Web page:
BNamericas reports that the Brazilian regulator Antel has implemented a new set of rules – the private limited services regulation (SLP) – which allows municipalities in the country to deliver direct broadband services to city inhabitants, without the need to contract a telco or internet service provider (ISP) for access. Previously, any city government wishing to provide internet access to its local population in this way was forced to contract a company licensed to provide multimedia communication services (SCM) in Brazil. The authorities hope the move will facilitate internet (broadband) access in areas that are not economically viable to traditional telecoms companies. The watchdog claims that the SLP forms part of wider public policies for digital inclusion – in particular those under the Cidades Digitais (digital cities) initiative being coordinated by the ministry of communications. The new SLP authorisations cost BRL400 (USD187) and unify 15 communications services, including the provision of applications related to data communications, audio, video, and voice & text.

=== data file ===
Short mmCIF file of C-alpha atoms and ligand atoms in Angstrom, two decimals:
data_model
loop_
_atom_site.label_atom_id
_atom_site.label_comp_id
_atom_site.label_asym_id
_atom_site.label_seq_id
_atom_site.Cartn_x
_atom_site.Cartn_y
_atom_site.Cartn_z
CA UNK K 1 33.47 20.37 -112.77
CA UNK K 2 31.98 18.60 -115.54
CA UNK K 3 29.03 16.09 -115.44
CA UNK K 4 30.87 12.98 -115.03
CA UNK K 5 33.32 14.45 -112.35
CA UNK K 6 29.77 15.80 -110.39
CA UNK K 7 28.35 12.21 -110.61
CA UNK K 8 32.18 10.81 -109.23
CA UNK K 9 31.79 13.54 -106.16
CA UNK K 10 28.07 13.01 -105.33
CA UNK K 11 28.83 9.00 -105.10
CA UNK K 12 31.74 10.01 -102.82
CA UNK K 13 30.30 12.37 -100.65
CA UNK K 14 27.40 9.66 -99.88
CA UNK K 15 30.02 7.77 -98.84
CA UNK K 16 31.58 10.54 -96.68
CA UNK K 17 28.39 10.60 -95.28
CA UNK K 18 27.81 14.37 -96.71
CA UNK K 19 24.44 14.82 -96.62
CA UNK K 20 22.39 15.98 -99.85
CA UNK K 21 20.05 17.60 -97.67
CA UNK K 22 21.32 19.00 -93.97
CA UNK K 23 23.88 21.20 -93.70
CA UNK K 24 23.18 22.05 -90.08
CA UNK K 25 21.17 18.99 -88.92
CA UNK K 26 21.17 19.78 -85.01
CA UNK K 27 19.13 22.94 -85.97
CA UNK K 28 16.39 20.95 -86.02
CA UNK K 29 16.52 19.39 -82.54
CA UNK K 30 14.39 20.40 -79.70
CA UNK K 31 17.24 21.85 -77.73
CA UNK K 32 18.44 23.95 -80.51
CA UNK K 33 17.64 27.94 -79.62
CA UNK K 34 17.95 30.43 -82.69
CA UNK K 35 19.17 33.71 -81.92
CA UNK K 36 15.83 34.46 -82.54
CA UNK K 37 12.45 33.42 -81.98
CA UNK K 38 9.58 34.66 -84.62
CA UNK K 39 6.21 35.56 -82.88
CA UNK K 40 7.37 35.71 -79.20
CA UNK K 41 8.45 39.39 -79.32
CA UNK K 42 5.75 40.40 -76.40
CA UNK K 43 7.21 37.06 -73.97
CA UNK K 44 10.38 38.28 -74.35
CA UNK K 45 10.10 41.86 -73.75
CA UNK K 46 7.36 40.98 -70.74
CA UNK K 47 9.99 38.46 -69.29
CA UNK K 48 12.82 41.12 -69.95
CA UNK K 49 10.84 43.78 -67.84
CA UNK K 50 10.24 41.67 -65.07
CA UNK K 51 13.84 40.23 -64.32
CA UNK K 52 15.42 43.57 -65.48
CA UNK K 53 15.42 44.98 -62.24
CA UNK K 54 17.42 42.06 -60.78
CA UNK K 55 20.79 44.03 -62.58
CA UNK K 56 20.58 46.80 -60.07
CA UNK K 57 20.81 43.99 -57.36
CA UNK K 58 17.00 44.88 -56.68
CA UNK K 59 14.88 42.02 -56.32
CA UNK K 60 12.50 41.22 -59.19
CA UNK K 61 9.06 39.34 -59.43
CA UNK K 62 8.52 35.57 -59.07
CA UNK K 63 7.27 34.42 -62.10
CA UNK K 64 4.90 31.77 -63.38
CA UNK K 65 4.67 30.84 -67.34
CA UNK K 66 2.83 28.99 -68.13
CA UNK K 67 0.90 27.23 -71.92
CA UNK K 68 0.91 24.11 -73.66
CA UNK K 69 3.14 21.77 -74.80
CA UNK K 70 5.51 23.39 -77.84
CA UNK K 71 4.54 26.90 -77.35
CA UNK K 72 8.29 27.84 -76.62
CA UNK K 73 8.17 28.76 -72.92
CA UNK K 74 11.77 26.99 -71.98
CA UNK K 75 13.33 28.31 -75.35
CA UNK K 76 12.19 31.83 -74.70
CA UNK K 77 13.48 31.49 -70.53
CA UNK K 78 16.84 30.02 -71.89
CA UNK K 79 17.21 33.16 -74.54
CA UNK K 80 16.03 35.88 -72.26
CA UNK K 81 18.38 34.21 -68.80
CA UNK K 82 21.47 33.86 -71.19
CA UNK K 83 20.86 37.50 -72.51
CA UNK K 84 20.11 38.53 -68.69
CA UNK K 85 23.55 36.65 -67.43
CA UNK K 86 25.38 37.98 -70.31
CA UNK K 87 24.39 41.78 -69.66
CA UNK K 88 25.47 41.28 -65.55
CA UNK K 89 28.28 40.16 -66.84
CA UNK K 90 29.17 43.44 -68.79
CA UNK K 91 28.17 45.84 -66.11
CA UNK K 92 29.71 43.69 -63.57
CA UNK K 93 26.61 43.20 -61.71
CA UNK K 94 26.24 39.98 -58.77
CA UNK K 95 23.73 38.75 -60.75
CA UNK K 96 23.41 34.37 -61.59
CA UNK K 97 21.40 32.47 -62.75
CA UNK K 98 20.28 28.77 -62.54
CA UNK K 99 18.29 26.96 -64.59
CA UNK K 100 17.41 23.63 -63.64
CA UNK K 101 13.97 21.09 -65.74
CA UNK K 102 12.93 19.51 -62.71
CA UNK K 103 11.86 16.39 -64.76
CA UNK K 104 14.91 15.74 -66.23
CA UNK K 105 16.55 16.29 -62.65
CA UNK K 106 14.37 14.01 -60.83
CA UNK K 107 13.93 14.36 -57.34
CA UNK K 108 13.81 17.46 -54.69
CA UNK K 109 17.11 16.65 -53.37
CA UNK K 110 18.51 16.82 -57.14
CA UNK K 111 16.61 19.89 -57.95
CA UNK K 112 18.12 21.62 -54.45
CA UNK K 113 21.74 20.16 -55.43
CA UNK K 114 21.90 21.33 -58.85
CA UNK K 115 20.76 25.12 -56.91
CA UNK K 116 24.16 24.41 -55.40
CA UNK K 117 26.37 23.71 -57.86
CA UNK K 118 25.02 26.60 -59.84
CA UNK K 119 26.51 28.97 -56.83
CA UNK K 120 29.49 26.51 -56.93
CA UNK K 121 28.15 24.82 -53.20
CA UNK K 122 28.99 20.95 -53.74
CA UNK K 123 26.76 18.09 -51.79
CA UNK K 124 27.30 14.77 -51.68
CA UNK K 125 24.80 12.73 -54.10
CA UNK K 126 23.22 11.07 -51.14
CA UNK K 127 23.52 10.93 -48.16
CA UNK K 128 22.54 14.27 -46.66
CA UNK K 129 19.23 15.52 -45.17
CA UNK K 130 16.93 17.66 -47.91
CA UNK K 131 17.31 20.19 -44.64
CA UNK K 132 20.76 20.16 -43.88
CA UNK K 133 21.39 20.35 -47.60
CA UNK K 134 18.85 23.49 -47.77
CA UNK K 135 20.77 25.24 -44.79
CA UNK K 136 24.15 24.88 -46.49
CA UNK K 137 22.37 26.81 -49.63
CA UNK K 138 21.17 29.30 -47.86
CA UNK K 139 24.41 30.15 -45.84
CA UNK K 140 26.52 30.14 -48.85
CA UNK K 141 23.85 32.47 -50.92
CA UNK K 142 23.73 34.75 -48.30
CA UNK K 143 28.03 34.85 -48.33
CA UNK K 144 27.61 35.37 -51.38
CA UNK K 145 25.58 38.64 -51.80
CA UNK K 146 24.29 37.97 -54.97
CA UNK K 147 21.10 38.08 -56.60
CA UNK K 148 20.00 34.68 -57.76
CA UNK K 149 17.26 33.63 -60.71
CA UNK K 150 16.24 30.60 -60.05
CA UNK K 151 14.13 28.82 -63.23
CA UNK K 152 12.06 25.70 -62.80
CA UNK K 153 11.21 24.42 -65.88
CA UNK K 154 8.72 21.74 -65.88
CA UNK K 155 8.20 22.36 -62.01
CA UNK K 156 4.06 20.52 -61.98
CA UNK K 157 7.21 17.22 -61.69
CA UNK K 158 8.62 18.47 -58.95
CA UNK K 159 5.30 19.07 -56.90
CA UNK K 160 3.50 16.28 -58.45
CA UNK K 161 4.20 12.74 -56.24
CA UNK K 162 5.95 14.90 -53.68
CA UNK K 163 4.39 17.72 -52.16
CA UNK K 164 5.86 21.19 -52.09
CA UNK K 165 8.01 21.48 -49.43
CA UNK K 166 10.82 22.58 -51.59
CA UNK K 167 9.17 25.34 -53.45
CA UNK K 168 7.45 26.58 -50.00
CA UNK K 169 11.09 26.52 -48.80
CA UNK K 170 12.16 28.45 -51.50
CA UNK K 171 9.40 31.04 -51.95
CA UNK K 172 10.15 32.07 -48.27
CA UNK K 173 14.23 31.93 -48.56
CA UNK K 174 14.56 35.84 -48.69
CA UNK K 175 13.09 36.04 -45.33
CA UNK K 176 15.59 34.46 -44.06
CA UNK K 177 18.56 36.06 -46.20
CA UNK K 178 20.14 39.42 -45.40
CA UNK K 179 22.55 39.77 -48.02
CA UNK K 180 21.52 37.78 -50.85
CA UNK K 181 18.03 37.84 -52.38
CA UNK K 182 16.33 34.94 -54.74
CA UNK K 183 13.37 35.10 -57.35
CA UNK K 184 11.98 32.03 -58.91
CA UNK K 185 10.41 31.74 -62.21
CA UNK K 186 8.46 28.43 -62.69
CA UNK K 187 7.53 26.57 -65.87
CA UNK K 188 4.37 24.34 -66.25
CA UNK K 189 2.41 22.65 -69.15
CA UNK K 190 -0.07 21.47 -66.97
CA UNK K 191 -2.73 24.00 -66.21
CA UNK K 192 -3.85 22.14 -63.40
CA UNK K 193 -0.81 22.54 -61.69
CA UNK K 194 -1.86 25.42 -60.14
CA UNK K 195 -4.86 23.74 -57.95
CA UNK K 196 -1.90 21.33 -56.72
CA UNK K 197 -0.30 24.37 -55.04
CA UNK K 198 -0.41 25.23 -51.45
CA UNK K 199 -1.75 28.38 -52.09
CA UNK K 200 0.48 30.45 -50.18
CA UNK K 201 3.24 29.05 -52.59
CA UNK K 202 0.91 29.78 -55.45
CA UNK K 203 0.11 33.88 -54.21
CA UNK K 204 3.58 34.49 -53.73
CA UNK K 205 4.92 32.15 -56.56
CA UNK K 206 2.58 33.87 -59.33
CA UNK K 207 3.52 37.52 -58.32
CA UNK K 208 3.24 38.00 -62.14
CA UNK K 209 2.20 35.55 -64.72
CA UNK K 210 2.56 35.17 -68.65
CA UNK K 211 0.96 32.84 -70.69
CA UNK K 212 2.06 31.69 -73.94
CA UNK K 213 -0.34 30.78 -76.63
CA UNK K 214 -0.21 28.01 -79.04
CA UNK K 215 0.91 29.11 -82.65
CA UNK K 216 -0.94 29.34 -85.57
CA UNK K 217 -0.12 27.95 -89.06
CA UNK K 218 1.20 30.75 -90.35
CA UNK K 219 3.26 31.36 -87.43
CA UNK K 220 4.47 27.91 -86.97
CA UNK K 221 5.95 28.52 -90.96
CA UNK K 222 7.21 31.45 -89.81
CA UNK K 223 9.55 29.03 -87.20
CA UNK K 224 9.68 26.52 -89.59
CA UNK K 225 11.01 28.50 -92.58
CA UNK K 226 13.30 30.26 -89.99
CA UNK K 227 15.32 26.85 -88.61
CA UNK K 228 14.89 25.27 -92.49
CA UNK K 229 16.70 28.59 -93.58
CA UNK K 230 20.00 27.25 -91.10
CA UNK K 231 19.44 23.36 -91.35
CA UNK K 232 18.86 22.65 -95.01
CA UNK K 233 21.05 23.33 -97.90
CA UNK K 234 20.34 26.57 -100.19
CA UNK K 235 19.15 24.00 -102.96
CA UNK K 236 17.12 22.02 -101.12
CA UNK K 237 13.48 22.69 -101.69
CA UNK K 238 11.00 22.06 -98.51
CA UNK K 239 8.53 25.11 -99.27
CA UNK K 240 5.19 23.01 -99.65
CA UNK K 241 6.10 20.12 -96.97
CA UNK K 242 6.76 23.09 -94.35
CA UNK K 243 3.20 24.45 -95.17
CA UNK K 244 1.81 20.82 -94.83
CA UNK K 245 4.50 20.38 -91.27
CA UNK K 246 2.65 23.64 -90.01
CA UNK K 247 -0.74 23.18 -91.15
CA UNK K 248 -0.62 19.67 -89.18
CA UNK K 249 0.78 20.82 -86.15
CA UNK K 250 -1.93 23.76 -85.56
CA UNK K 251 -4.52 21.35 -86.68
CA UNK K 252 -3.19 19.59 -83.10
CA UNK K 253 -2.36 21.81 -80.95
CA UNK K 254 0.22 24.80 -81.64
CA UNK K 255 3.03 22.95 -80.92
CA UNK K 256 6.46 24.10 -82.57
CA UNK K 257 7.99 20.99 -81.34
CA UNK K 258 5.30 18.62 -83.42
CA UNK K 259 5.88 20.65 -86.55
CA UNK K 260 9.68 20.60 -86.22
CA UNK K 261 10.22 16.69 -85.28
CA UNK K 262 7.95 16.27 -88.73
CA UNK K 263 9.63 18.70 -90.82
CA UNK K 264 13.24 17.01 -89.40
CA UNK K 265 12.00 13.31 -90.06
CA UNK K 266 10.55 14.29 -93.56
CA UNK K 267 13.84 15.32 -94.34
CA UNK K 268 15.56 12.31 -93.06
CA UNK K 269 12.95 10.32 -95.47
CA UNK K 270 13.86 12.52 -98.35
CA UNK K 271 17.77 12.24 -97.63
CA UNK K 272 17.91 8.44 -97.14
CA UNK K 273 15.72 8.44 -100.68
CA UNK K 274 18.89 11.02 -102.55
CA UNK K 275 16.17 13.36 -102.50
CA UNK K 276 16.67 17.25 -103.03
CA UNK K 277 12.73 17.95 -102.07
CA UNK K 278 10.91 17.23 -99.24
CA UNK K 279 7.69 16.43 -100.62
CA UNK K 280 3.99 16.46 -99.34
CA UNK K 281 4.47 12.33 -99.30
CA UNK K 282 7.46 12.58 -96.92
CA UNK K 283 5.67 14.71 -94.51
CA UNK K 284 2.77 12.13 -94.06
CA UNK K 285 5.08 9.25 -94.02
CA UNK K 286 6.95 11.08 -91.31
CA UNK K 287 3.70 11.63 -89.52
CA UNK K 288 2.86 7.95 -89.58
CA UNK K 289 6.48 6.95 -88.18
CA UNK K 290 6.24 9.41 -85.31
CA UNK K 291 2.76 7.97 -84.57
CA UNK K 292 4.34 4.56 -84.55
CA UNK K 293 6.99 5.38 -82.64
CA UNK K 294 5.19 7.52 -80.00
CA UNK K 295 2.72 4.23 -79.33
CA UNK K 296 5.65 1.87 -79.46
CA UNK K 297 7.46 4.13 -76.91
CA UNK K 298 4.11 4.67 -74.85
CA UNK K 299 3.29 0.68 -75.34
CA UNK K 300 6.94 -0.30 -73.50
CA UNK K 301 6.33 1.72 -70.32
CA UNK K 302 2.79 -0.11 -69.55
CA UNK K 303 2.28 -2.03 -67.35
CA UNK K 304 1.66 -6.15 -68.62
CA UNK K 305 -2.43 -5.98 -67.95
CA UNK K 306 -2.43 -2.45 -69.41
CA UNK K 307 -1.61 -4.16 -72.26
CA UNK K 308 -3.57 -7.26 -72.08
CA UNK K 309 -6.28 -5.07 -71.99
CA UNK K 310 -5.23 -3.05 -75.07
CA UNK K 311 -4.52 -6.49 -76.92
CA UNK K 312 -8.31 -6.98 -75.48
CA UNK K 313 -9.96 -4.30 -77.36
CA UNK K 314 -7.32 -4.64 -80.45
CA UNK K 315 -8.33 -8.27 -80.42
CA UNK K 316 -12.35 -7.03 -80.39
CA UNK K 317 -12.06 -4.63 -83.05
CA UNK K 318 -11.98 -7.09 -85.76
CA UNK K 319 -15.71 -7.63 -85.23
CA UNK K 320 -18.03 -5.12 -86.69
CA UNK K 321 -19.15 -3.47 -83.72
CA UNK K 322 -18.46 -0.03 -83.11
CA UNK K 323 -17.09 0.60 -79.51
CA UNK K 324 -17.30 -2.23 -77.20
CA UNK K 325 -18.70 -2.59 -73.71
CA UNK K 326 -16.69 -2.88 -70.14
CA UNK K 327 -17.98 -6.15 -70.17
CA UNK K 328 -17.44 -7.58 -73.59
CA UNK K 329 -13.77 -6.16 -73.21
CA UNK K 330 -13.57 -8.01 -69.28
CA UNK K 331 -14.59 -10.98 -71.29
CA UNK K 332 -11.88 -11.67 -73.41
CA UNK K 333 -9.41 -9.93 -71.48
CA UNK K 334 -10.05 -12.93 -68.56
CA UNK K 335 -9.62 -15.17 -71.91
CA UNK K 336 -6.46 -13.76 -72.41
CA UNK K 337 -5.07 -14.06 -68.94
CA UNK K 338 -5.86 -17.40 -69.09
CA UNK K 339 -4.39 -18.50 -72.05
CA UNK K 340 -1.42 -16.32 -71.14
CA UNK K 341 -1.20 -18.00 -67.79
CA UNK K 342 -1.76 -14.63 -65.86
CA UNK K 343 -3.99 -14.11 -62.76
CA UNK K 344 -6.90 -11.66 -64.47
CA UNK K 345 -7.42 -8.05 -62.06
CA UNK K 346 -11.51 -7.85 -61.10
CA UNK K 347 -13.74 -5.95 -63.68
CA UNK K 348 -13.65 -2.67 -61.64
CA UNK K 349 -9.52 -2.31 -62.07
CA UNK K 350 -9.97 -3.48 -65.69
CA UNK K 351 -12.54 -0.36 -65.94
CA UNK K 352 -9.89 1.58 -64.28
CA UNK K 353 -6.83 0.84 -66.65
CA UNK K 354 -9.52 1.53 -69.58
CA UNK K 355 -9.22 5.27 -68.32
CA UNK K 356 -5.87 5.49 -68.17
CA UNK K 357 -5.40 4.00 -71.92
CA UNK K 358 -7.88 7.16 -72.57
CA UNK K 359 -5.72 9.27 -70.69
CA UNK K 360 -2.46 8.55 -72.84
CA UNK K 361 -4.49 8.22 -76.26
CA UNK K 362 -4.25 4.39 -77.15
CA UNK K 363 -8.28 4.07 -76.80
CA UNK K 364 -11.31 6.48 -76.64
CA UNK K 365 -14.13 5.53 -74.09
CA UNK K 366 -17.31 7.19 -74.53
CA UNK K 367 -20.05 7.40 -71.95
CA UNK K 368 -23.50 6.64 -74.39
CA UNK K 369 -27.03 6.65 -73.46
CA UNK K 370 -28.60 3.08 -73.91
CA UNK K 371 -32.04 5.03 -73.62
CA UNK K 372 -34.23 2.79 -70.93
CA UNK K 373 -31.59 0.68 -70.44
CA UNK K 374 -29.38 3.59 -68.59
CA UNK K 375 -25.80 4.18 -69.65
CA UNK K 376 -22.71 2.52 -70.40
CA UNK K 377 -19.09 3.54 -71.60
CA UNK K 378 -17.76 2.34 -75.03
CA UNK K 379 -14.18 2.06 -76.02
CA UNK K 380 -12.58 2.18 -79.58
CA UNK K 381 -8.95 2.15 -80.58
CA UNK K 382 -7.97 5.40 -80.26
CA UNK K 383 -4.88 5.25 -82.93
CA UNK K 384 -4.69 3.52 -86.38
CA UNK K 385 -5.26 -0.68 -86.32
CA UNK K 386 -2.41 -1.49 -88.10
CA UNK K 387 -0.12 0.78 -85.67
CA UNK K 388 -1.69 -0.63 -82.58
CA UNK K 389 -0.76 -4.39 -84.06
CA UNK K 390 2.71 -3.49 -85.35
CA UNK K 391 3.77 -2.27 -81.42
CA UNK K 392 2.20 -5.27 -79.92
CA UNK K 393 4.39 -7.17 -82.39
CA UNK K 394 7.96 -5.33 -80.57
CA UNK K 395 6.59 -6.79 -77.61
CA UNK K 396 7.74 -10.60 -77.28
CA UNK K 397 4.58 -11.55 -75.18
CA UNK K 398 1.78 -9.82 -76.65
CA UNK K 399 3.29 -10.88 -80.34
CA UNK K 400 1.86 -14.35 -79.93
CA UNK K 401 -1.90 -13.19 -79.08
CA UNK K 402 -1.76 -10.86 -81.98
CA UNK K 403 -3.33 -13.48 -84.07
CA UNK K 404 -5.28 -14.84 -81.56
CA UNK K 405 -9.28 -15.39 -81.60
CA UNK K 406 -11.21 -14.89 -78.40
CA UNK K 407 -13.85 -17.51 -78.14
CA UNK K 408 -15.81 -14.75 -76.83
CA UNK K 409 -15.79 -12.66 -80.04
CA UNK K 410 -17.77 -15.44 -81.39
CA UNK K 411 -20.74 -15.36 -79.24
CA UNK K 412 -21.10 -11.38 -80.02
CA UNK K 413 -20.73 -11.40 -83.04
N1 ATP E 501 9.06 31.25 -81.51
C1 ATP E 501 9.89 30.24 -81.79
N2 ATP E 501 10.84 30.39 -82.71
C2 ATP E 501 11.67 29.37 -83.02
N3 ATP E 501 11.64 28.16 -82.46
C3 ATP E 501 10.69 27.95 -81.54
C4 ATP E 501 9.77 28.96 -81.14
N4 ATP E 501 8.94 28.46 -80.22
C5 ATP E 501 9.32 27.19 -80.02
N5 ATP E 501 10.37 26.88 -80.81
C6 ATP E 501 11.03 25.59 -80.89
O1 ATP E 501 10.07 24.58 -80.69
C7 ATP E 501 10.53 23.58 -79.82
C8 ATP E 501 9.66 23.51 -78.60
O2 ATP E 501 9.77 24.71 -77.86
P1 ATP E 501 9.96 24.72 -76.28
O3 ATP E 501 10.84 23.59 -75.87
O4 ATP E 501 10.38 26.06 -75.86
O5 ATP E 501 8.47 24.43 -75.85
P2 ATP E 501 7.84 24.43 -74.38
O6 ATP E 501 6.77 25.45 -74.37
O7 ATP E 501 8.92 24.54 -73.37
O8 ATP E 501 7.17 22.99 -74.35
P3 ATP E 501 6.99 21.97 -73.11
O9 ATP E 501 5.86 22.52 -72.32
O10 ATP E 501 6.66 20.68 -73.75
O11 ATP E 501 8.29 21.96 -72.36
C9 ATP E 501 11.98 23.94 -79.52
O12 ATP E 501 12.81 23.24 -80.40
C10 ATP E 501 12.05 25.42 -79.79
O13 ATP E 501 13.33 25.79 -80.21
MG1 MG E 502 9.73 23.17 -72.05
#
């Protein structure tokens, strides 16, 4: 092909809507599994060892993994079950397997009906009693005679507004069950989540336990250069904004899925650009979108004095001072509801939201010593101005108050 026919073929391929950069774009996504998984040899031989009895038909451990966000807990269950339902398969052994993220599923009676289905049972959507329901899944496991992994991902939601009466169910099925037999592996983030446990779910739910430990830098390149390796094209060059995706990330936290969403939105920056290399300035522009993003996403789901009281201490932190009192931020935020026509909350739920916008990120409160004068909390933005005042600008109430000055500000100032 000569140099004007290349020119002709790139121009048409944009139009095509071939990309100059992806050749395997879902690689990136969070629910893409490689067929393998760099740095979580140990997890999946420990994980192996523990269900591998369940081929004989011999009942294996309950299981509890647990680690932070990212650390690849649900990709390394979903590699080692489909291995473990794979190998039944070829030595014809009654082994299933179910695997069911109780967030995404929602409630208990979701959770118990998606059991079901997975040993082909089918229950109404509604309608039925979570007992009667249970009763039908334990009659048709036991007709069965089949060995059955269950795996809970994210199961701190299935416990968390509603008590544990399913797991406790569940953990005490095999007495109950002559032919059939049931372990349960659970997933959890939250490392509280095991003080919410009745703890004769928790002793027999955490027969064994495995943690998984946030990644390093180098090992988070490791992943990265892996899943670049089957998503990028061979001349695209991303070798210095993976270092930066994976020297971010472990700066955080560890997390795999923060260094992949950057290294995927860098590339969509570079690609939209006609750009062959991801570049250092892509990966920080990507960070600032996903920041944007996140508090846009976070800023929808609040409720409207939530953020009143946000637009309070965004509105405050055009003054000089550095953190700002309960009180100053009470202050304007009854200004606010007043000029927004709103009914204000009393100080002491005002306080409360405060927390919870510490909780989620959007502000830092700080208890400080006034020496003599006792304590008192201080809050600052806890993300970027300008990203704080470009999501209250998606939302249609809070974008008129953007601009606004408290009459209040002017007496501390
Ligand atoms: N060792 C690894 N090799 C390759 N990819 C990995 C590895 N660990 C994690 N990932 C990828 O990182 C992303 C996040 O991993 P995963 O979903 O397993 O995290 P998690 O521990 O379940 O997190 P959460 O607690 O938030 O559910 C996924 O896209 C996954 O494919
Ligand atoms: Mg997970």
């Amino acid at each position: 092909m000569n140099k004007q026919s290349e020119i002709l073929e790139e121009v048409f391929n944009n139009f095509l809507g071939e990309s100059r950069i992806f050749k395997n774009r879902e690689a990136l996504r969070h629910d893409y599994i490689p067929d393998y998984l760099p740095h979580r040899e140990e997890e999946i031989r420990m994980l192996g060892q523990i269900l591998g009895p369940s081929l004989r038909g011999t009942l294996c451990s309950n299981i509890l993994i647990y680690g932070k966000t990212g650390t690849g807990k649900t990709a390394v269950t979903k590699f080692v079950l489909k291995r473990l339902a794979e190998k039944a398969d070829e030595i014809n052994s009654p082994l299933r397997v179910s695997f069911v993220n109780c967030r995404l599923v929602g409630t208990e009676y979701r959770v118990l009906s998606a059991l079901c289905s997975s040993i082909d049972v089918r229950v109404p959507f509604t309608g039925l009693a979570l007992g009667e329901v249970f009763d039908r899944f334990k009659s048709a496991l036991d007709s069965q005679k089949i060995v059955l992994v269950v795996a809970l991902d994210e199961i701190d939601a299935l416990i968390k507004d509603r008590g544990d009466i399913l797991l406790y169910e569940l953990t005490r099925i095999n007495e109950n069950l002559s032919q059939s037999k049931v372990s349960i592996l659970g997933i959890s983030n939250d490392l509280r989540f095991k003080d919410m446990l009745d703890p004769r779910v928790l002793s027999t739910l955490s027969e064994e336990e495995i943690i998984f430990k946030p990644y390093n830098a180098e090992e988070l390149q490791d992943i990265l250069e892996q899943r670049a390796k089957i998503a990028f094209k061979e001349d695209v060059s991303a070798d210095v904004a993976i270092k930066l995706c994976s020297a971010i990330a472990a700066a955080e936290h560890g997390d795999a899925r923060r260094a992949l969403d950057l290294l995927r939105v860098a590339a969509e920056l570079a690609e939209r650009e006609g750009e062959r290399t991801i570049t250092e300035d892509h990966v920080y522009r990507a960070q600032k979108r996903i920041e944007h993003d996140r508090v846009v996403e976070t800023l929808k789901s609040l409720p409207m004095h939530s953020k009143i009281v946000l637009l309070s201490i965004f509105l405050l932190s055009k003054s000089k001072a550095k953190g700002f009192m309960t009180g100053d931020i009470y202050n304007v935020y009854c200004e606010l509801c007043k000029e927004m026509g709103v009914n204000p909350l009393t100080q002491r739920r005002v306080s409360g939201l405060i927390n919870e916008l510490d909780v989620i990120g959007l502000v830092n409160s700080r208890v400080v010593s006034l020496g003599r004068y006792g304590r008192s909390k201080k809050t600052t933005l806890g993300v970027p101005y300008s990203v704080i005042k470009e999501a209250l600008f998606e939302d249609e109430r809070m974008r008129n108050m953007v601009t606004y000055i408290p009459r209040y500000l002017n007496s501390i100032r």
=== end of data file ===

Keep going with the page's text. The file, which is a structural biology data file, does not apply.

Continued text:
This is not the first time that the regulator has stepped in to further increase sector liberalisation. In May this year Anatel passed new measures designed to further open up the country’s fixed broadband market, amending two key regulations: one concerning the area of multimedia communications services regulation; and one related to public price regulation for the right to offer telecom and satellite services. The two amendments are aimed at facilitating the arrival of new players to the fixed broadband sector, as well as simplifying the rules and regulations for companies wishing to purchase operating licences for such services. The changes will also impact on fixed telephony and pay-TV regulations, as they allow telcos and cablecos to offer triple-play packages and to make use of fixed telephony numbering. In addition, Anatel ruled that for those broadband providers with more than 50,000 subscribers, they must provide the internet connection for free, and must not charge it as part of a data communications service fee.